The liver samples from 6 to 7 male rats/group were prepared as paraffin blocks and stained with hematoxylin and eosin. The slides were studied at 63x magnification using Leica DM3000 microscope connected to digital camera Leica DEC420 and computer and photographed with LAS V4.1.0 software. From every rat, there was one slide of which 20 fields were examined. A test grid of 100 points was used for every field, and for each point, it was defined if it was in cytoplasm or lipid vacuole. The ratio was calculated by dividing the vacuole points with the sum of cytoplasmic and vacuole points. The analysis was performed double-blinded as the person preparing the slides had no information about the study design, and at this point, the slides were given new identifier numbers for microscopy; thus, the person performing this was unaware of the study groups.
Plasma was obtained from blood collected from heart as a terminal puncture into heparinized vacutainers, centrifuged and supernatant stored at −70 °C. Leptin was measured from plasma samples with a commercial Rat Leptin ELISA Kit (Millipore). The analyses of plasma TG as well as fasting insulin and glucose measurements have been previously described in detail (Malo et al. 2013).
Total RNA extraction
The total RNA was extracted from the tissues collected from the pups at the age of 1 and 6 months. The tissues were homogenized with TissueLyser LT (Qiagen) according to the custom protocol defined in manufacturer’s instructions. The RNA was extracted from adipose tissue with RNeasy Lipid Tissue Mini Kit (Qiagen) and from liver with RNeasy Mini Kit (Qiagen) according to the manufacturer’s protocols. The RNA concentration and purity were determined spectrophotometrically at wavelengths 260 and 280 nm.
Synthesis of the cDNA
The mRNA was converted to cDNA with RevertAid First Strand cDNA Synthesis Kit (Fermentas) using 1 μg of total RNA and Oligo (dT)18 primers supplied in a kit. Prior to the synthesis, the genomic DNA was removed from RNA preparation with DNase treatment (Fermentas). Both protocols were performed by following the instructions of the manufacturer.
Quantitative real-time PCR
Primers and the annealing temperatures used for studying the gene expression in rat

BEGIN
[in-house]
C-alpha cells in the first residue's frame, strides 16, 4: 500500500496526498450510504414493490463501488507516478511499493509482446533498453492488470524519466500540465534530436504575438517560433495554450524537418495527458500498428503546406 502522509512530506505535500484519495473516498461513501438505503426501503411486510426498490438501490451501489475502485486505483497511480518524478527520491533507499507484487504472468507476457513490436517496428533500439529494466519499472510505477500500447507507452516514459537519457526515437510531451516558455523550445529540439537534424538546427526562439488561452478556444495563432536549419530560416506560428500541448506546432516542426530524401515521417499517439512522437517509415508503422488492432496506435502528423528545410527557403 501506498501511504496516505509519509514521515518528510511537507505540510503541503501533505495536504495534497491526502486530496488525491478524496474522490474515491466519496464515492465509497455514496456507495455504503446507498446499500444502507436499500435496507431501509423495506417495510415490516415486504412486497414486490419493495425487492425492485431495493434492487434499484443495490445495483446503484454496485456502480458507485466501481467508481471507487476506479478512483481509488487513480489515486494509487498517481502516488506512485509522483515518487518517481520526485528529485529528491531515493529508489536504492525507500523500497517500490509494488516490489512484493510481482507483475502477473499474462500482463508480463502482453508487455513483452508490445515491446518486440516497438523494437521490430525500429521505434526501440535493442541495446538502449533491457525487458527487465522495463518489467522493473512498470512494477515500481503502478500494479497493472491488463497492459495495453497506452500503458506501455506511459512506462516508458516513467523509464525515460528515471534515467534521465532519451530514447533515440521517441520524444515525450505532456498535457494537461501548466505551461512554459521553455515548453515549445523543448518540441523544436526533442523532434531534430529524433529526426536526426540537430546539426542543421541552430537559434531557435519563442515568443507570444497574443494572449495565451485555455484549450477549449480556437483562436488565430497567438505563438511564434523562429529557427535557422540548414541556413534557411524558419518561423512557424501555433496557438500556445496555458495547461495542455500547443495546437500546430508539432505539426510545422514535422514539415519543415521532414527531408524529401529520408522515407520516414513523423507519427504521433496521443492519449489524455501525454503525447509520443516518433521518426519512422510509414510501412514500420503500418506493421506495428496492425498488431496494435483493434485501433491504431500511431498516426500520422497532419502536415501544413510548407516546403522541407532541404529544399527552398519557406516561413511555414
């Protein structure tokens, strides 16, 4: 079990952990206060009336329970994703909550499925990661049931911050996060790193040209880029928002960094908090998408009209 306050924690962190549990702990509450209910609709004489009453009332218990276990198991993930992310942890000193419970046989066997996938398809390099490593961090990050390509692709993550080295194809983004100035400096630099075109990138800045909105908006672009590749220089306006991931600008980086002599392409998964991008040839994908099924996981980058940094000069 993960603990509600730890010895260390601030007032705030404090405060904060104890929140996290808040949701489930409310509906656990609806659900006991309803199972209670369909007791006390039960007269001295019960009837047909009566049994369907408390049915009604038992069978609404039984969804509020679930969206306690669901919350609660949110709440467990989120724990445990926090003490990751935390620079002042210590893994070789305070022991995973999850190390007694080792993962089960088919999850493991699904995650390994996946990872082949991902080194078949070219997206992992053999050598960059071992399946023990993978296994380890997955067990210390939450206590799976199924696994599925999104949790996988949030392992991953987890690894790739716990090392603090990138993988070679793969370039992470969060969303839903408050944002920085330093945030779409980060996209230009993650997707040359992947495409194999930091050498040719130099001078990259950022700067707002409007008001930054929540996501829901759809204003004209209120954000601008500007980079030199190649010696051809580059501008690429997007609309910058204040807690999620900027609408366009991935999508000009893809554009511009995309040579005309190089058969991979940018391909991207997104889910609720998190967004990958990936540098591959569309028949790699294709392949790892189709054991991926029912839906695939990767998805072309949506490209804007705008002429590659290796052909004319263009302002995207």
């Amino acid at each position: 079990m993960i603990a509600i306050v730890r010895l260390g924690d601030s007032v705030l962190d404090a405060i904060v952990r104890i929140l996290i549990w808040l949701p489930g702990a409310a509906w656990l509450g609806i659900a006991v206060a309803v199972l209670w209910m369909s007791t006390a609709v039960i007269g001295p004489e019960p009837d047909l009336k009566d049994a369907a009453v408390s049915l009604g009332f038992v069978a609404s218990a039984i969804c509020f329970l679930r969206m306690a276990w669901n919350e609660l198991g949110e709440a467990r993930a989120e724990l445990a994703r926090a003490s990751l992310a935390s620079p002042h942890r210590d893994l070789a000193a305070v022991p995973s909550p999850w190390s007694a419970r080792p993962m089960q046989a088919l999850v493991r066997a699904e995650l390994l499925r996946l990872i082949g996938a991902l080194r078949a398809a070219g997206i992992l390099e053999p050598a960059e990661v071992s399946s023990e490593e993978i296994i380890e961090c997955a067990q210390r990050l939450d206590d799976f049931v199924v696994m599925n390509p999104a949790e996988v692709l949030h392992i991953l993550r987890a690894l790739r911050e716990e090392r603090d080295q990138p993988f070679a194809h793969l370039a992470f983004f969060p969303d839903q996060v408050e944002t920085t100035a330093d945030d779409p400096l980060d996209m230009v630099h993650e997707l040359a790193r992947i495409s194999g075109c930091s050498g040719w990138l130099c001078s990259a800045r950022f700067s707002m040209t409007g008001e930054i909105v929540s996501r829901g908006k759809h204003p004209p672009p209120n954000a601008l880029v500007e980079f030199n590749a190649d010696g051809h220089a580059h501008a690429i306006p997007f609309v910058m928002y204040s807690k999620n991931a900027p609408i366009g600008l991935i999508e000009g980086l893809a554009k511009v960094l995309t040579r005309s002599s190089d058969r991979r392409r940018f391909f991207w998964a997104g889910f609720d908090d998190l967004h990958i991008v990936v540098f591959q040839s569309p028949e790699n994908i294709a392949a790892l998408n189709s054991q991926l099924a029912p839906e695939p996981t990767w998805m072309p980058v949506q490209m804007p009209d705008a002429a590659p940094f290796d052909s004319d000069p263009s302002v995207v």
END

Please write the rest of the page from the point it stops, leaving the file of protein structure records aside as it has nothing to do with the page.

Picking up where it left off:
(da Silveira Cavalcante et al. 2009)
(Lukaszewski et al. 2011)
(da Silveira Cavalcante et al. 2009)
(da Silveira Cavalcante et al. 2009)
(da Silveira Cavalcante et al. 2009)
(Sengupta et al. 2009)
(Martinez-Beamonte et al. 2011)
(Martinez-Beamonte et al. 2011)
Samples from WAT were homogenized by TissueLyser (Qiagen) for 2 min in 35 MHz in lysis buffer (20 mM Tris, 100 mM NaCl, 0.4 % SDS, 0.2 % Triton-X) with protease inhibitor and centrifuged with 13,200 rpm in 4 °C for 10 min. The liver samples were treated as adipose tissue samples except no SDS included. Supernatants were quantified for protein with DC Protein Assay (Bio-Rad), measured with 650 nm and frozen in −70 °C for future use.
The samples were treated with β-mercaptoethanol and boiled in 95 °C for 10 min; 50 mg of total protein from liver or 10 mg of WAT was loaded onto 15 % gels for studying LC3 and 30 mg of total protein of WAT onto 12 % gels for p62 study. Samples were separated by SDS-PAGE first with 80 V 10 min and then 100 V, transferred to PVDF membrane 30 V for 90 min and blocked with 10 % non-fat milk for 1 h. Membranes were incubated with primary antibody anti-LC3 (LC3-5F10; Nanotools Antikoerpertechnik) dilution of 1:200, anti-p62 (ab56416; Abcam) with a dilution of 1:667 or anti-β-actin (A5441, Sigma–Aldrich) with a dilution of 1:3,000 overnight in 4 °C and then with secondary antibody anti-mouse (NA931 V; GE Healthcare Life Sciences) dilution 1:1,500–1:3,000 for 1 h in room temperature. The secondary antibody was detected by ECL method. Fluorescent densities were determined using Quantity One software (Bio-Rad). The intensity of LC3-II and LC3-II/LC3-I ratio was calculated. Positive control cell lysate (0911/Neuro2A/Co; Nanotools Antikoerpertechnik) was used for normalizing the differences between the LC3 blots and a control sample from CCst group for p62 blots. Western blot was performed for 6–7 rats per group.